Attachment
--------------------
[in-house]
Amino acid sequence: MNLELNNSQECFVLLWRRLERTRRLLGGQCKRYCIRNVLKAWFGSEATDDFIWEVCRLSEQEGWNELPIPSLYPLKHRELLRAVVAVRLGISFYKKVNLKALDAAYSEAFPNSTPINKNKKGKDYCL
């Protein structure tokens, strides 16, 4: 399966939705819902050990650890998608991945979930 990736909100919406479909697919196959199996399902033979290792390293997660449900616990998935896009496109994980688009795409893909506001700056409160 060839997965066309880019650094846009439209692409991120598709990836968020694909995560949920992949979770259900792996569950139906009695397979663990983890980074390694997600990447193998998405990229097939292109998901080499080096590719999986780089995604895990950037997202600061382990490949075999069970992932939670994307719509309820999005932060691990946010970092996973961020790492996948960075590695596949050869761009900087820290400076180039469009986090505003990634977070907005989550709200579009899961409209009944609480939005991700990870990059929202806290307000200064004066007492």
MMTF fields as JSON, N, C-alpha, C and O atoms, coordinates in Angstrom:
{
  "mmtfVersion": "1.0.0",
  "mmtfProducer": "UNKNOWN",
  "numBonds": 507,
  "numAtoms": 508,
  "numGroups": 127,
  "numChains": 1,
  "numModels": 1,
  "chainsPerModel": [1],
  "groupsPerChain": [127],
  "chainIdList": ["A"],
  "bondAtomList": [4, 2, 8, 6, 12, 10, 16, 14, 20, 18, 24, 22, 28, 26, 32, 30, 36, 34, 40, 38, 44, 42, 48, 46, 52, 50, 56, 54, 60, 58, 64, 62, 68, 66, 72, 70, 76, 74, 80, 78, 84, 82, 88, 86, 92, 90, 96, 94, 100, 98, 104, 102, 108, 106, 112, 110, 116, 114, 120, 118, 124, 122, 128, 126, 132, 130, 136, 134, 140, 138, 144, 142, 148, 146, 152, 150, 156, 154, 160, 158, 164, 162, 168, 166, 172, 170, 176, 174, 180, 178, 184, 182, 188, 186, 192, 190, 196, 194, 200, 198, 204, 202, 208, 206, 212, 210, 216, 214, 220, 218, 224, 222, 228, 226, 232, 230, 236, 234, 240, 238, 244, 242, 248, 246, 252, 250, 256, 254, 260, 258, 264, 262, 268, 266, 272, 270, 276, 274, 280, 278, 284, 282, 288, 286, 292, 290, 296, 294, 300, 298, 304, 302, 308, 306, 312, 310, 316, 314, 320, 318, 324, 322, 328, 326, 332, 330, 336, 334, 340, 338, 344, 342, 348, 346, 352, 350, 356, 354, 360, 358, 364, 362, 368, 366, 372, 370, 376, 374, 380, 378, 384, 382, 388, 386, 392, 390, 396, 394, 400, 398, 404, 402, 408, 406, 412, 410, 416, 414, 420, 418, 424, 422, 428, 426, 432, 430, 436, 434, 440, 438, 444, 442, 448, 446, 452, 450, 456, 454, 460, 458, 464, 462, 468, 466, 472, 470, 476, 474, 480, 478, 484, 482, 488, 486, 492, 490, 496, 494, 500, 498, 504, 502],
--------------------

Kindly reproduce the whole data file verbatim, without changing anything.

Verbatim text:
[in-house]
Amino acid sequence: MNLELNNSQECFVLLWRRLERTRRLLGGQCKRYCIRNVLKAWFGSEATDDFIWEVCRLSEQEGWNELPIPSLYPLKHRELLRAVVAVRLGISFYKKVNLKALDAAYSEAFPNSTPINKNKKGKDYCL
């Protein structure tokens, strides 16, 4: 399966939705819902050990650890998608991945979930 990736909100919406479909697919196959199996399902033979290792390293997660449900616990998935896009496109994980688009795409893909506001700056409160 060839997965066309880019650094846009439209692409991120598709990836968020694909995560949920992949979770259900792996569950139906009695397979663990983890980074390694997600990447193998998405990229097939292109998901080499080096590719999986780089995604895990950037997202600061382990490949075999069970992932939670994307719509309820999005932060691990946010970092996973961020790492996948960075590695596949050869761009900087820290400076180039469009986090505003990634977070907005989550709200579009899961409209009944609480939005991700990870990059929202806290307000200064004066007492």
MMTF fields as JSON, N, C-alpha, C and O atoms, coordinates in Angstrom:
{
  "mmtfVersion": "1.0.0",
  "mmtfProducer": "UNKNOWN",
  "numBonds": 507,
  "numAtoms": 508,
  "numGroups": 127,
  "numChains": 1,
  "numModels": 1,
  "chainsPerModel": [1],
  "groupsPerChain": [127],
  "chainIdList": ["A"],
  "bondAtomList": [4, 2, 8, 6, 12, 10, 16, 14, 20, 18, 24, 22, 28, 26, 32, 30, 36, 34, 40, 38, 44, 42, 48, 46, 52, 50, 56, 54, 60, 58, 64, 62, 68, 66, 72, 70, 76, 74, 80, 78, 84, 82, 88, 86, 92, 90, 96, 94, 100, 98, 104, 102, 108, 106, 112, 110, 116, 114, 120, 118, 124, 122, 128, 126, 132, 130, 136, 134, 140, 138, 144, 142, 148, 146, 152, 150, 156, 154, 160, 158, 164, 162, 168, 166, 172, 170, 176, 174, 180, 178, 184, 182, 188, 186, 192, 190, 196, 194, 200, 198, 204, 202, 208, 206, 212, 210, 216, 214, 220, 218, 224, 222, 228, 226, 232, 230, 236, 234, 240, 238, 244, 242, 248, 246, 252, 250, 256, 254, 260, 258, 264, 262, 268, 266, 272, 270, 276, 274, 280, 278, 284, 282, 288, 286, 292, 290, 296, 294, 300, 298, 304, 302, 308, 306, 312, 310, 316, 314, 320, 318, 324, 322, 328, 326, 332, 330, 336, 334, 340, 338, 344, 342, 348, 346, 352, 350, 356, 354, 360, 358, 364, 362, 368, 366, 372, 370, 376, 374, 380, 378, 384, 382, 388, 386, 392, 390, 396, 394, 400, 398, 404, 402, 408, 406, 412, 410, 416, 414, 420, 418, 424, 422, 428, 426, 432, 430, 436, 434, 440, 438, 444, 442, 448, 446, 452, 450, 456, 454, 460, 458, 464, 462, 468, 466, 472, 470, 476, 474, 480, 478, 484, 482, 488, 486, 492, 490, 496, 494, 500, 498, 504, 502],